If it’s easy getting into a relationship with an exploiter, getting out isn’t always so simple. What makes the getting out so difficult?
In retrospect (if we’re lucky enough to say “in retrospect”) it seems like it should have been a no-brainer. In truth there are many reasons it can be hard to leave a destructive relationship and destructive person. I’ve addressed several of them in previous posts, and the LoveFraud community in general has addressed this theme comprehensively.
But here I’d like to consider a less-appreciated factor.
I regard it as the factor of habituation. Optimally the best time to end a relationship with an exploiter is the very first signal you get that something is amiss. The next best time to leave the relationship would the second signal that something is amiss.
When we don’t act on these early signals, increasingly we are less likely to act on subsequent ones. One of many reasons for this is the process of habituation.
Habituation is basically how, through repeated exposure to something initially uncomfortable, even highly disturbing, we adjust to it. We are built, it seems, to habituate to unsettling situations and experiences.
And the key to successful habituation is exposure. Sustained exposure to almost anything increases our tolerance of, and comfort with, it.
Consider what happens when we’re willing to endure the initial shock of cold water in a lake, or pool. Our sustained exposure (non-flight) gradually results in our bodies’ adjusting, or habituating, to the cold water, which begins to feel less cold, maybe even warm.
This is great news for someone with a social phobia. We just have to be willing to intentionally expose ourselves, repeatedly and sustainedly, to disturbing social situations, and quite likely we’ll experience a gradual reduction of anxiety.
Unfortunately the same thing can be said of abusive, exploitative relationships. The longer you expose yourself to, and repeatedly tolerate, the abuse, the more habituated you become to it.
Alarming behaviors that initially signaled our self-protective response (like flight) gradually lose their activating properties as we habituate to them. The avoidance-flight signal particularly—in the face of repeated, sustained exposure—dulls and/or we become less responsive to it.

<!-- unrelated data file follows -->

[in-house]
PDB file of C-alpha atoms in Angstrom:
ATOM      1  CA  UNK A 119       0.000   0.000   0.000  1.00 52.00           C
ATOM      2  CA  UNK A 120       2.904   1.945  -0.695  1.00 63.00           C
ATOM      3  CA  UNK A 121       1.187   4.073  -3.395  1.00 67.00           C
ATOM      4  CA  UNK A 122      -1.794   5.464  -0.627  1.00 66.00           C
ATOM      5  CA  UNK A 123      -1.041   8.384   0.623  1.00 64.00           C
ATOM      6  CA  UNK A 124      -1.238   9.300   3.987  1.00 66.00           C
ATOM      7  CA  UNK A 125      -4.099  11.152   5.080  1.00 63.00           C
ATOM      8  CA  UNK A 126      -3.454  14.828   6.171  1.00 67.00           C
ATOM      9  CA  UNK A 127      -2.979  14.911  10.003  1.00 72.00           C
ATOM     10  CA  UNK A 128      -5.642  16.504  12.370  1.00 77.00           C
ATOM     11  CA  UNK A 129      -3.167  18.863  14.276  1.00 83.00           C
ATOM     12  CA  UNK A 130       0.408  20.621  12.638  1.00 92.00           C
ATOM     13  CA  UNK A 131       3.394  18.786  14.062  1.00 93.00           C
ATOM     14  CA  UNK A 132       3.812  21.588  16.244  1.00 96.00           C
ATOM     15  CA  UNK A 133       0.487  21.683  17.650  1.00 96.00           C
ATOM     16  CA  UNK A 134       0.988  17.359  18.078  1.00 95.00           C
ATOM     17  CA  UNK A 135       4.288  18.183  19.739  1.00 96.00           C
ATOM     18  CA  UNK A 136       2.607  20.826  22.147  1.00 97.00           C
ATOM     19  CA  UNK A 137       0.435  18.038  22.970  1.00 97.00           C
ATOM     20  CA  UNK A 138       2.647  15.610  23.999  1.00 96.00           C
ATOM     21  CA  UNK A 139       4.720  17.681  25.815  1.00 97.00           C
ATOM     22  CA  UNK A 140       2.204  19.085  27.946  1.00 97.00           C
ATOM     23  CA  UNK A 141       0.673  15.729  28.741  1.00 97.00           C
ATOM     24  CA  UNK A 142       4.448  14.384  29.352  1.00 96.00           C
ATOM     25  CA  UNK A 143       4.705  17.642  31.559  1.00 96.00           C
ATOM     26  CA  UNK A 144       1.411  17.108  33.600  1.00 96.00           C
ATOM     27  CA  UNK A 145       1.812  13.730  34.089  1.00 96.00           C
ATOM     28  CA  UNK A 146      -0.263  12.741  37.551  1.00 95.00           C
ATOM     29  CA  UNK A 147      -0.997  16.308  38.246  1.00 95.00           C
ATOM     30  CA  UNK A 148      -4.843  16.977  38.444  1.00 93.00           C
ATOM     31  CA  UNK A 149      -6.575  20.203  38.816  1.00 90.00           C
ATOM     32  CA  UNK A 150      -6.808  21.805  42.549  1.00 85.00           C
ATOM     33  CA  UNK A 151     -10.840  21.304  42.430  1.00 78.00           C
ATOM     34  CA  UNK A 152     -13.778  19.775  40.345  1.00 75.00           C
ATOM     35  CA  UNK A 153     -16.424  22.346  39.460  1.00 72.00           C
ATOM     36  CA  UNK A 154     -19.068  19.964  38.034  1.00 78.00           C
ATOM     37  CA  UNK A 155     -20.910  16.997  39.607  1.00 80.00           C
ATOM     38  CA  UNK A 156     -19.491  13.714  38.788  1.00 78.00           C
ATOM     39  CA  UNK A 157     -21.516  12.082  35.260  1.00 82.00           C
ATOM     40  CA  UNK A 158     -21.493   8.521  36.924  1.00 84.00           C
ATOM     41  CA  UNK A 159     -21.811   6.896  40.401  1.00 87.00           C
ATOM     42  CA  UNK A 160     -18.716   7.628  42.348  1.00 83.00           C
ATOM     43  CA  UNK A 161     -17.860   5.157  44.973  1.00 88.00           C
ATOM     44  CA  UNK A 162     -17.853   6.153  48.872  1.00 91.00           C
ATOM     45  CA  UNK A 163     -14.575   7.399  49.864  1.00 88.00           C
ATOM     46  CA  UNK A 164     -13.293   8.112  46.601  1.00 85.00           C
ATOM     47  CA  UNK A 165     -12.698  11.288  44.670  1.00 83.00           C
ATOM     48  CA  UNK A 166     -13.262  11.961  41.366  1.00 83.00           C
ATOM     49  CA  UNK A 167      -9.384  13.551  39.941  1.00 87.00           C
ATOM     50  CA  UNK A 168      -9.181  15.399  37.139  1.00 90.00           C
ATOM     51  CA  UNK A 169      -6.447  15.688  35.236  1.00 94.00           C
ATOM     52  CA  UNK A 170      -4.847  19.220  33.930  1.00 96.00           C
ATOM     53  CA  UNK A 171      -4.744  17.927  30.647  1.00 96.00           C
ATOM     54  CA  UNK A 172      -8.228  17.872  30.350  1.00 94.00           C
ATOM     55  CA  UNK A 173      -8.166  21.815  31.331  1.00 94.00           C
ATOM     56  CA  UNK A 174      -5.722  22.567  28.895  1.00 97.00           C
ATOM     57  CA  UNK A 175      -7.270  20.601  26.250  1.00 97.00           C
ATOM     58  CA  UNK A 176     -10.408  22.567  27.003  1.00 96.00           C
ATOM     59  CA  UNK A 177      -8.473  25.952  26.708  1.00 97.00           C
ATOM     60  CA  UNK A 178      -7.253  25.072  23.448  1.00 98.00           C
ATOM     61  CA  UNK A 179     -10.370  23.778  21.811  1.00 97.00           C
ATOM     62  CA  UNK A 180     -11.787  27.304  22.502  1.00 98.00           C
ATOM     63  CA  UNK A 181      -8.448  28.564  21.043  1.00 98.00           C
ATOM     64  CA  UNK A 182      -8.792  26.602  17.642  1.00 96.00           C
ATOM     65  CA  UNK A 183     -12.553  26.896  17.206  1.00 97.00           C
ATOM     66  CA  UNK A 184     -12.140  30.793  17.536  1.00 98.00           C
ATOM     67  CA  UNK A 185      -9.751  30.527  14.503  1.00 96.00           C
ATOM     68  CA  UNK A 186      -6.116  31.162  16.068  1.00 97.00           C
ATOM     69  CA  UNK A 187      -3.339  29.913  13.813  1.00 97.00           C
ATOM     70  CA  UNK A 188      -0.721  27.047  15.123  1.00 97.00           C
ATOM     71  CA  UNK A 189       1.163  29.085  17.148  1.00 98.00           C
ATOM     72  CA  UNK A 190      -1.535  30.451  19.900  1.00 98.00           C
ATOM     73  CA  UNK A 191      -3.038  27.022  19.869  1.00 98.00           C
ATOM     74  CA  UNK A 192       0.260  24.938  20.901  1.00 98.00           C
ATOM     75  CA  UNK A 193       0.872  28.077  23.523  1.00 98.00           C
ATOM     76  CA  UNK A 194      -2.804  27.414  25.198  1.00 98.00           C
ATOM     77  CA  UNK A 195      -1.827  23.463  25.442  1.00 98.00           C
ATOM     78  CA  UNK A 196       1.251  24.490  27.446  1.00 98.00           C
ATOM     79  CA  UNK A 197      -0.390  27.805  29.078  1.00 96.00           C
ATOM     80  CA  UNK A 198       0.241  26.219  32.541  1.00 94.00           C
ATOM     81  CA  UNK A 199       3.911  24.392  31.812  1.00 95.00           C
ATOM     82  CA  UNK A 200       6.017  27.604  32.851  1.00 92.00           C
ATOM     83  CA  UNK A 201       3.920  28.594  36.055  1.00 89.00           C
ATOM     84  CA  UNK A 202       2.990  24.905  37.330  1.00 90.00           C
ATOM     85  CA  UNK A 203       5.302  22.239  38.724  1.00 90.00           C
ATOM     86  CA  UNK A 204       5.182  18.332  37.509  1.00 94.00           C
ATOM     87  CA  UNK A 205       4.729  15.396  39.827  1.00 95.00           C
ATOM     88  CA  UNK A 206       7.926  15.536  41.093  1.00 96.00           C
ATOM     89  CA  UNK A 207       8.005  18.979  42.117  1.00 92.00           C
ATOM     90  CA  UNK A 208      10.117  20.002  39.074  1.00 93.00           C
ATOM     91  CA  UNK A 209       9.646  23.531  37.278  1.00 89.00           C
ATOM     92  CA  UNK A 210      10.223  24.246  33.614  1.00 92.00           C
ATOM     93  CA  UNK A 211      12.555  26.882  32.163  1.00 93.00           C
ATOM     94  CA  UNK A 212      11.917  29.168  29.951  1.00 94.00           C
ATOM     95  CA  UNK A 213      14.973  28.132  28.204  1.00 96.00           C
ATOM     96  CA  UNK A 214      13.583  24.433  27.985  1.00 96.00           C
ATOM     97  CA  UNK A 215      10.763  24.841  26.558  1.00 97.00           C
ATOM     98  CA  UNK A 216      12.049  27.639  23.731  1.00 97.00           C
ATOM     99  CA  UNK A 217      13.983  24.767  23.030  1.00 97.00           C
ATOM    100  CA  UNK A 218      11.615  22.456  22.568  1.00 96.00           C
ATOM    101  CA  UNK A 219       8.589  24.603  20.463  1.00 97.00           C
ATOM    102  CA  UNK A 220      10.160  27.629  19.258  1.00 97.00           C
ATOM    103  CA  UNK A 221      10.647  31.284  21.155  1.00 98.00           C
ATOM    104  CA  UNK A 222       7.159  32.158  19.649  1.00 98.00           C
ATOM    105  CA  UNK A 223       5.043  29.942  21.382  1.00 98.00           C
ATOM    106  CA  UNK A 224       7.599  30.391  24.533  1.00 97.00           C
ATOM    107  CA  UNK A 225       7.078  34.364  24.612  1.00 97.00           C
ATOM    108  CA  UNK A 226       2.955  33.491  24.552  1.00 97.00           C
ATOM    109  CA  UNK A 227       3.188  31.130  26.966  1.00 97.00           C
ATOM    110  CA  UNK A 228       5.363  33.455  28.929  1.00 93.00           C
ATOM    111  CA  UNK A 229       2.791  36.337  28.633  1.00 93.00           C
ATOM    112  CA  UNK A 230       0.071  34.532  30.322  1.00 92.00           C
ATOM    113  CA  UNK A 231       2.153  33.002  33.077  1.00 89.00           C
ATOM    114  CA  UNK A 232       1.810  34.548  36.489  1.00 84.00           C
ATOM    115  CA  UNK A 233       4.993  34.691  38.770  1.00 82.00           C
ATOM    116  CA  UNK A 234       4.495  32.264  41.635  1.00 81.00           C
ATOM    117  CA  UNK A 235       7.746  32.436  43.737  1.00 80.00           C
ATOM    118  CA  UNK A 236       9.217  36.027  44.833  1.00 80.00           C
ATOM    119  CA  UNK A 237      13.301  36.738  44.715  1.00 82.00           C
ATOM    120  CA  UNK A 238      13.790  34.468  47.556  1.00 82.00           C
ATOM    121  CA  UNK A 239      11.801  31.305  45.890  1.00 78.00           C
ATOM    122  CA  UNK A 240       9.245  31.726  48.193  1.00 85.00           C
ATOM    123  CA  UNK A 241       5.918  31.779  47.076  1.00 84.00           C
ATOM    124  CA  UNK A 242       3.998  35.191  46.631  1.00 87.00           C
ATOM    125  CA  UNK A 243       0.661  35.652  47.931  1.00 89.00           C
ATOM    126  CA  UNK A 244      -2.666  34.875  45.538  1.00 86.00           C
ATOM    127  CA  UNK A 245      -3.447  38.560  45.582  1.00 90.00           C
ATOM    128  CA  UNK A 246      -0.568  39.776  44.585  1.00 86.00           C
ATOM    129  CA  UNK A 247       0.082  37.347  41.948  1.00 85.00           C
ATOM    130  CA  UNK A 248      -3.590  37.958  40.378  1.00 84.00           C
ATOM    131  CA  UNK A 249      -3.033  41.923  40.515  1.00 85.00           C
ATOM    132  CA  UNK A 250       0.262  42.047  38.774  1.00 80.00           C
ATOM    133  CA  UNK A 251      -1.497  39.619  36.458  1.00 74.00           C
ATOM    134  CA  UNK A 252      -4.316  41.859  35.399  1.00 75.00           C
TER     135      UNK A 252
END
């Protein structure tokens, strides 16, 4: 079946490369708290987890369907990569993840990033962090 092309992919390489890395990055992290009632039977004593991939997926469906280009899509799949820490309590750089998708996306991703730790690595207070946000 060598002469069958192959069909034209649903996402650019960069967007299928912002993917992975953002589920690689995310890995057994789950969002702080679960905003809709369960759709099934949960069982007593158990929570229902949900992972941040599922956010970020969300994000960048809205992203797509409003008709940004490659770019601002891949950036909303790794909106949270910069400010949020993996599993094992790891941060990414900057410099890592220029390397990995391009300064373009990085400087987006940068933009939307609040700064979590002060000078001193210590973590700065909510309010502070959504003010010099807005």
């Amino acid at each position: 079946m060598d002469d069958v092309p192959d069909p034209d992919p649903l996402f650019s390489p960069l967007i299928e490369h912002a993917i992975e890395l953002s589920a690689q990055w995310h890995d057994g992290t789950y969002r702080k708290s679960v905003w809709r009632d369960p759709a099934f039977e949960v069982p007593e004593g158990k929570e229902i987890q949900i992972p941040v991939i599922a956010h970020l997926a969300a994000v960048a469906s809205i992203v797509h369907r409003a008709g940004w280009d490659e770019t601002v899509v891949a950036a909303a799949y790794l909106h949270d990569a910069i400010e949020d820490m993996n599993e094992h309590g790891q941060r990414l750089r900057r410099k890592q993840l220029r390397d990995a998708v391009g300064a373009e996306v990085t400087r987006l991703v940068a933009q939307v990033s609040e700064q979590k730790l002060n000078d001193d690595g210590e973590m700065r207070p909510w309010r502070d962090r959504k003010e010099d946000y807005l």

Heeding the avoidant-flight response, in other words, can be critical to our safety and self-interest. It is great to confront and conquer avoidance when the avoidance hinders our personal growth; but it is dangerous to do so in the face of real, violating circumstances.
When I work with partners of sociopaths and other abusers, I find that habituation to the exploiter’s abuse often has occurred over time and contributes to the inertia that keeps the exploited partner in the relationship.
Of course there are often many other (and sometimes more compelling) reasons that one stays in a relationship with an exploitative partner.
But habituation to the abuse, I believe, is not only real, but sometimes helps explain why an otherwise dignified individual would tolerate behaviors that, from the outside—that is, from the unhabituated’s perspective—should be (or should have been) no-brainer deal-breakers.
When relevant I encourage clients to examine this factor in their analysis of the indignities they’ve sustained sometimes for years in relationships with disturbed, violating partners.
Paradoxically (and precisely to my point) their suffering was often highest early in the relationship before, through habituation, they grew slowly more numb and inured to—more tolerant of—the abuse, and thereby less motivated to do what was advisable at the outset—flee.
(This article is copyrighted (c) 2008 by Steve Becker, LCSW.)